Monday, November 28, 2016
Youcat commented through CCC – Question n. 206 – Part I.
(Youcat answer) Any Catholic Christian who has received the sacrament of Baptism and is in the “state of grace” can be admitted to Confirmation.
A deepening through CCC
(CCC 1306) Every baptized person not yet confirmed can and should receive the sacrament of Confirmation (Cf. CIC, can. 889 § 1). Since Baptism, Confirmation, and Eucharist form a unity, it follows that "the faithful are obliged to receive this sacrament at the appropriate time" (CIC, can. 890), for without Confirmation and Eucharist, Baptism is certainly valid and efficacious, but Christian initiation remains incomplete.
Reflecting and meditating
(Youcat comment) To be “in the state of grace” means not to have committed any serious sin (mortal sin). By a serious sin a person separates himself from God and can be reconciled with God only by making a good confession. A (young) Christian who is preparing for Confirmation finds himself in one of the most important phases of his life. He will do everything possible to grasp the faith with his heart and his understanding; he will pray alone and with others for the Holy Spirit; he will reconcile himself in every way with himself, with the people around him, and with God. Confession is part of this, since it brings one closer to God even if one has not committed a mortal sin.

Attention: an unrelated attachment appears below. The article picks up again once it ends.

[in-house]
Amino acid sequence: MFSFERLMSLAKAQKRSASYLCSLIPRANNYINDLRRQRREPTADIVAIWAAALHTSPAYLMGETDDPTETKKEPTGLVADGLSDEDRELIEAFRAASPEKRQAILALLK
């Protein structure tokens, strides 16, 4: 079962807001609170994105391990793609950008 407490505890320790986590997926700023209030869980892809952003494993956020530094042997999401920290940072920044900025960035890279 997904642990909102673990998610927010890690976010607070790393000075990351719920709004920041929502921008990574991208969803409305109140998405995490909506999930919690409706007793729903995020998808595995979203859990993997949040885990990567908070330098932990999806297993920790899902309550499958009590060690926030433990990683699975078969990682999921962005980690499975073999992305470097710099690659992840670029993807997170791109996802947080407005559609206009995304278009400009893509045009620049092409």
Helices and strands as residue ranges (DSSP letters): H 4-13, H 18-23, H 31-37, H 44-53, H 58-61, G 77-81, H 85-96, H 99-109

(CCC 1309) Preparation for Confirmation should aim at leading the Christian toward a more intimate union with Christ and a more lively familiarity with the Holy Spirit - his actions, his gifts, and his biddings - in order to be more capable of assuming the apostolic responsibilities of Christian life. To this end catechesis for Confirmation should strive to awaken a sense of belonging to the Church of Jesus Christ, the universal Church as well as the parish community. The latter bears special responsibility for the preparation of confirmands (Cf. OC Introduction 3).